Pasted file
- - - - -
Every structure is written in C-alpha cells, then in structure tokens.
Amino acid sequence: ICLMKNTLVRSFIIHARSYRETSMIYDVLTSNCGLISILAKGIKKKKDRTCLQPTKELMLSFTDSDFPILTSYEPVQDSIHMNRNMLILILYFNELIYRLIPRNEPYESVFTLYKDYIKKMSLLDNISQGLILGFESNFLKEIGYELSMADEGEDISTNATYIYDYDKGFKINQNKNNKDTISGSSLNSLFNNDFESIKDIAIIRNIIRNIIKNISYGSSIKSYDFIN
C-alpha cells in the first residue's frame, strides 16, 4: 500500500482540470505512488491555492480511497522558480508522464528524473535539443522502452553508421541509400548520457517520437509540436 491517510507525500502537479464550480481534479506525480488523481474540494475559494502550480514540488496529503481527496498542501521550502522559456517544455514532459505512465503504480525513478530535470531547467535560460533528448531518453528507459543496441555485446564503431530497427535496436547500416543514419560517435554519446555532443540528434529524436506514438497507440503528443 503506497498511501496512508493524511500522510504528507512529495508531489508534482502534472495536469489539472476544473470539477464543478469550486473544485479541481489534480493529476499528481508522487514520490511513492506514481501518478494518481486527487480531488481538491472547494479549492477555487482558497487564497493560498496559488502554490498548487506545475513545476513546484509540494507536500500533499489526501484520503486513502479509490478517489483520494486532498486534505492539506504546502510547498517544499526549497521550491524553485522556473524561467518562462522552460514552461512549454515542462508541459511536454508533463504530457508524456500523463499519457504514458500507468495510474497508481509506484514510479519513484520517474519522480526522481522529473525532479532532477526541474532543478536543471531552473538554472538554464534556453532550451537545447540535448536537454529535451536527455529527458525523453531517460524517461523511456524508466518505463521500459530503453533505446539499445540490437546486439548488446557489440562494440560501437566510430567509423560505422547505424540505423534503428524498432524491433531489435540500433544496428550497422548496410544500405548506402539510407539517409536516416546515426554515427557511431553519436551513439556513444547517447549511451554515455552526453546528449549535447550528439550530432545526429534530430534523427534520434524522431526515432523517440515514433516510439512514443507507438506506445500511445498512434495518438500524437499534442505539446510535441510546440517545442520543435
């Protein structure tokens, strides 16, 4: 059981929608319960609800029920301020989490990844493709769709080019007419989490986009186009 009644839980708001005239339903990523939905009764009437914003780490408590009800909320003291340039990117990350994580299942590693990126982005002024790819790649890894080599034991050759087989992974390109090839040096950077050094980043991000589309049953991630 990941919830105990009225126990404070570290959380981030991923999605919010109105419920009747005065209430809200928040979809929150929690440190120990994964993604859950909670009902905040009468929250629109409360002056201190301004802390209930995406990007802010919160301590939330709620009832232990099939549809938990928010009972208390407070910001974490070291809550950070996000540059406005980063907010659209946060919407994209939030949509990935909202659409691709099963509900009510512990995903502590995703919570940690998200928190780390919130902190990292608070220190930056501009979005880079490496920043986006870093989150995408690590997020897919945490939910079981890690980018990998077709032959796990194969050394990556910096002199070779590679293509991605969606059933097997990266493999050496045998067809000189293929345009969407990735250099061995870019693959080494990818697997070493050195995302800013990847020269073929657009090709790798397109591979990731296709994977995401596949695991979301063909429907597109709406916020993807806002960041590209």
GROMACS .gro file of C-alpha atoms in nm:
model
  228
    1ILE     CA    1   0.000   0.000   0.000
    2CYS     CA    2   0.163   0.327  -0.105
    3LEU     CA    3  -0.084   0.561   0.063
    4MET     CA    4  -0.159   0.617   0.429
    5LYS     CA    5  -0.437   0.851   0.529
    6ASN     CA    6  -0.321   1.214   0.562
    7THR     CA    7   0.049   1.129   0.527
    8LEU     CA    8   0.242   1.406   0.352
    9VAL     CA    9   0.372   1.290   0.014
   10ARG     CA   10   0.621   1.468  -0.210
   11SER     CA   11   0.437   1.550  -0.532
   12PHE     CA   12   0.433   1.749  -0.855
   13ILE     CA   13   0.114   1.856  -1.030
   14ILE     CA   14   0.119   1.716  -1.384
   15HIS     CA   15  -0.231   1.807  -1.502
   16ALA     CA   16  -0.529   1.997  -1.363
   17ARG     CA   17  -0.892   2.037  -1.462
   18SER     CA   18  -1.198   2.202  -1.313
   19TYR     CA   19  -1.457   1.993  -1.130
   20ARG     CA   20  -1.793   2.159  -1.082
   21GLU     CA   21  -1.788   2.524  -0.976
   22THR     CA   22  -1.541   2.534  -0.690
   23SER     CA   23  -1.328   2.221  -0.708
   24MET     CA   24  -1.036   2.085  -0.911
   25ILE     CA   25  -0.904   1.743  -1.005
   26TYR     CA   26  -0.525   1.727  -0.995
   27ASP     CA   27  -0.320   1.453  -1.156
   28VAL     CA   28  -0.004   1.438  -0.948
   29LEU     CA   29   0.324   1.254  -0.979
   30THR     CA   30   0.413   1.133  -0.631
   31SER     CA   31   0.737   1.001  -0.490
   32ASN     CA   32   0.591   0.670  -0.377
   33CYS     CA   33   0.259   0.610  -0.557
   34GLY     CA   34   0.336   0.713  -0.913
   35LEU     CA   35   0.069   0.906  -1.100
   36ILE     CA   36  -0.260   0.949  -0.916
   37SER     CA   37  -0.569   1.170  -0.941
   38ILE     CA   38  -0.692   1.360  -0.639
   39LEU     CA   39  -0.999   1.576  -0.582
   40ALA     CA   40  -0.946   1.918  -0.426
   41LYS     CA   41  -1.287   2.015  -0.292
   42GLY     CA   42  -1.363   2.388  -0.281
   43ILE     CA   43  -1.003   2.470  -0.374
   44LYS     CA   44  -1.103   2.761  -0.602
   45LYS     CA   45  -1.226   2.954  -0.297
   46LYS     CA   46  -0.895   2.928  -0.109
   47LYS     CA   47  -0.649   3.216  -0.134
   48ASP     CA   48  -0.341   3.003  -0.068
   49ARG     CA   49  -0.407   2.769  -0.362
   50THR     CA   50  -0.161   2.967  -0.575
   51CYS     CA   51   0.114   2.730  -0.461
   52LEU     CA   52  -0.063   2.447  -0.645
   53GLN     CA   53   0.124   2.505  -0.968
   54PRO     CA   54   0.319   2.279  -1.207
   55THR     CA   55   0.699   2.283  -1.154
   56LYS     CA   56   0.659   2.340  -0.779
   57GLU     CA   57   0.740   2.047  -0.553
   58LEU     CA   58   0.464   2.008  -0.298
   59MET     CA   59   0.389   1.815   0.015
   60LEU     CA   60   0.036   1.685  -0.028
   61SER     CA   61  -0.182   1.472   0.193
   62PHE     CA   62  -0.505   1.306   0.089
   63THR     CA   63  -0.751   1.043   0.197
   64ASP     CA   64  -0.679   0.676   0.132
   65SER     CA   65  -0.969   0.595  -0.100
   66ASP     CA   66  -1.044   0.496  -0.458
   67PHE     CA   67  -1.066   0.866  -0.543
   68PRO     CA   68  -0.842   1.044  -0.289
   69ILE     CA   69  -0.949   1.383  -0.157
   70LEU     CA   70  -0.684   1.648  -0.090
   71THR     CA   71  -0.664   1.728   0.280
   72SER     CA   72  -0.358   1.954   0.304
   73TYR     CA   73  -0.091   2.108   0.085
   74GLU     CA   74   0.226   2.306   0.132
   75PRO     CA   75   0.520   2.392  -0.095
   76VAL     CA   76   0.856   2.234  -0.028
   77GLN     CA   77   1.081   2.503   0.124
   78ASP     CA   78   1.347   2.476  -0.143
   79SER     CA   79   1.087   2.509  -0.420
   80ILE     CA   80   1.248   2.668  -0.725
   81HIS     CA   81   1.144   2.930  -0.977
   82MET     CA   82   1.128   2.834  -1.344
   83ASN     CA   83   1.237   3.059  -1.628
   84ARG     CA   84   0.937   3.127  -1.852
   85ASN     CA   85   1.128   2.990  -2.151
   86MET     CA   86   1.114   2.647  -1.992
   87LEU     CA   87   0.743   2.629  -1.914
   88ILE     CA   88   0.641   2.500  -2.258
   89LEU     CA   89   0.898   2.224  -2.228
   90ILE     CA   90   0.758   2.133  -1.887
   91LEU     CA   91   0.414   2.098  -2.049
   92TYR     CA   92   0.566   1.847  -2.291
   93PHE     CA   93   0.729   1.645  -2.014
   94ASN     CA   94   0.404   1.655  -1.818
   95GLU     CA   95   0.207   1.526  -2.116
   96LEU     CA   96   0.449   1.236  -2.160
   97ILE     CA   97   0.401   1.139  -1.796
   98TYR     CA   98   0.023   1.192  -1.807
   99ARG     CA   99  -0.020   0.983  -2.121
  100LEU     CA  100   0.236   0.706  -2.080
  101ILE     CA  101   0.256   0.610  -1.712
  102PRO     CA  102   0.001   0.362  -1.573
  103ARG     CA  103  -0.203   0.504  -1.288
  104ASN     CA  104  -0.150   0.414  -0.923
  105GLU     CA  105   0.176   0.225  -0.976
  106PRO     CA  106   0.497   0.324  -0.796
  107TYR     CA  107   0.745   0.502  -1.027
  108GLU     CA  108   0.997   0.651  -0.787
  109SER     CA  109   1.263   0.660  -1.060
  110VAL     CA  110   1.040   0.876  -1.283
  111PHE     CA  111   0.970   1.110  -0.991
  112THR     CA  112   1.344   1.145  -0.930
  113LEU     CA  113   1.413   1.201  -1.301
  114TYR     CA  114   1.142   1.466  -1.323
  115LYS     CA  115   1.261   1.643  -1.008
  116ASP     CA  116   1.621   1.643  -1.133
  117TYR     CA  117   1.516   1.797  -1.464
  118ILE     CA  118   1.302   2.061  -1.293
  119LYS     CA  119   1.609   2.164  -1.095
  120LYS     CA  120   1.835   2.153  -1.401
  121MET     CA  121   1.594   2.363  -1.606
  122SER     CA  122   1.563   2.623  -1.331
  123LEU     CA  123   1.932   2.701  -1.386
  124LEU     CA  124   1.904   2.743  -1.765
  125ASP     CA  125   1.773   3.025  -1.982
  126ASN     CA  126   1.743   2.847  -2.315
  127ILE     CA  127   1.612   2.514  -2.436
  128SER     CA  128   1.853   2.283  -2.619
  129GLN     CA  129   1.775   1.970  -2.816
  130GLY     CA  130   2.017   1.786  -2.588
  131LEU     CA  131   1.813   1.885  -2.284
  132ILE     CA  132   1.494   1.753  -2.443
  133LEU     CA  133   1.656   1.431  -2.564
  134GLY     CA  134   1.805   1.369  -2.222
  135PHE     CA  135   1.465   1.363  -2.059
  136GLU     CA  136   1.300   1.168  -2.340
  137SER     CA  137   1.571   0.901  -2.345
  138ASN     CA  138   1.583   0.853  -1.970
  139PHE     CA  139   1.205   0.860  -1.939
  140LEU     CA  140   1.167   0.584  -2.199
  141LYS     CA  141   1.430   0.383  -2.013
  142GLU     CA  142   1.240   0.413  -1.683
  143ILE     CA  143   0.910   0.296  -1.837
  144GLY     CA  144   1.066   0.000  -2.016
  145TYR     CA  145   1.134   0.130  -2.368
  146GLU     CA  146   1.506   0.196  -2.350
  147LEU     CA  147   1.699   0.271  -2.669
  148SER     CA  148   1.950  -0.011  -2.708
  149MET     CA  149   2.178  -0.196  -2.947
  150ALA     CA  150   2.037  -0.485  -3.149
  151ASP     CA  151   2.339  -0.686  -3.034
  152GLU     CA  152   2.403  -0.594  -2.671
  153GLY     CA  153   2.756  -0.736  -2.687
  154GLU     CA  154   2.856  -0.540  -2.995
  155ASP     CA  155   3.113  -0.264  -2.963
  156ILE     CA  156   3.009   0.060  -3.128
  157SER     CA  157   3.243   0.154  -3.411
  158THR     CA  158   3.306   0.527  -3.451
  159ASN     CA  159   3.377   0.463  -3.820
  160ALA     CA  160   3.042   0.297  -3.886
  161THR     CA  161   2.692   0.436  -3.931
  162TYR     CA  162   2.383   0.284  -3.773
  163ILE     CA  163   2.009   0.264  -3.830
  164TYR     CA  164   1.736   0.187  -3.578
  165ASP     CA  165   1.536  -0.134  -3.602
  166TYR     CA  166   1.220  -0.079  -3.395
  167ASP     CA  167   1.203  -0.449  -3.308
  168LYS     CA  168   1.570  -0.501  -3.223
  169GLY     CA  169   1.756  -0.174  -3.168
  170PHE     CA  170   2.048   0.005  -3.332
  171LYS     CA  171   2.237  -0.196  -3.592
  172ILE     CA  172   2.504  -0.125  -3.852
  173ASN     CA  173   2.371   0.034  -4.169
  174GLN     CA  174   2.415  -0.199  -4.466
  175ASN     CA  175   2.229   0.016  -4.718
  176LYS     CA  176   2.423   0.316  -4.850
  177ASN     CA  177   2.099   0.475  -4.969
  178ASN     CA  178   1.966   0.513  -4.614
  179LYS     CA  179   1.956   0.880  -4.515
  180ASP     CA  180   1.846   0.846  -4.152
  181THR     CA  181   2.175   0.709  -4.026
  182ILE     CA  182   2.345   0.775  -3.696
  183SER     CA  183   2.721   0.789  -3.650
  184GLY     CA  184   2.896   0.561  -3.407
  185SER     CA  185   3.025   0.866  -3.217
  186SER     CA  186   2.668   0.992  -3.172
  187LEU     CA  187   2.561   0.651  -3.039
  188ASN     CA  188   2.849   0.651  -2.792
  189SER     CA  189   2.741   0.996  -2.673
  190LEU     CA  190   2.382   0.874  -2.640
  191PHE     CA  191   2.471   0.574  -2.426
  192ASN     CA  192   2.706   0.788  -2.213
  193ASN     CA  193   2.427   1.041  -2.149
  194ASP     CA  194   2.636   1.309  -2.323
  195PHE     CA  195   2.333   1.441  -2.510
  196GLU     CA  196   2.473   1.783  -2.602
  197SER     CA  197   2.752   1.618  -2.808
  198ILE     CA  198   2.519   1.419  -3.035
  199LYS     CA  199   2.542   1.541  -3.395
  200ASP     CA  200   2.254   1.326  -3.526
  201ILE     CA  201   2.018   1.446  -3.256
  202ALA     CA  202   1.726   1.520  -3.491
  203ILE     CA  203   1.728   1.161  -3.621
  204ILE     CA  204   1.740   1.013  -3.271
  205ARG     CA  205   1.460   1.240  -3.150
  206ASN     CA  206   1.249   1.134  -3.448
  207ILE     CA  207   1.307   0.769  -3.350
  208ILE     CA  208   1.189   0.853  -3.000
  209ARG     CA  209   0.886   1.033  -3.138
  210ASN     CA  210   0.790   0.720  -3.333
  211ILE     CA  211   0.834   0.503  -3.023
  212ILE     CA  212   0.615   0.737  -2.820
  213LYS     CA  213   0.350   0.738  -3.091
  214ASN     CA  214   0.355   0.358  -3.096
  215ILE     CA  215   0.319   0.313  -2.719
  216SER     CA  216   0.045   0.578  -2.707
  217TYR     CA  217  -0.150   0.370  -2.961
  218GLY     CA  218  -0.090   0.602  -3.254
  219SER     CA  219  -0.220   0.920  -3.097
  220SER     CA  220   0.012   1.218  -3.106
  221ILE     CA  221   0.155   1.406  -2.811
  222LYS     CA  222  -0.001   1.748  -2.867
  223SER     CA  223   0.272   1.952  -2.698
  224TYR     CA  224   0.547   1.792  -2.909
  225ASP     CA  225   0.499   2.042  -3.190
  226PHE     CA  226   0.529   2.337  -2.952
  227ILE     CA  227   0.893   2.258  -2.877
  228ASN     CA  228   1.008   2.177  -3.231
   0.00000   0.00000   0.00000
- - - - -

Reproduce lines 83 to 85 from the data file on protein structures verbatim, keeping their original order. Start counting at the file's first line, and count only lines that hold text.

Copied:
   76VAL     CA   76   0.856   2.234  -0.028
   77GLN     CA   77   1.081   2.503   0.124
   78ASP     CA   78   1.347   2.476  -0.143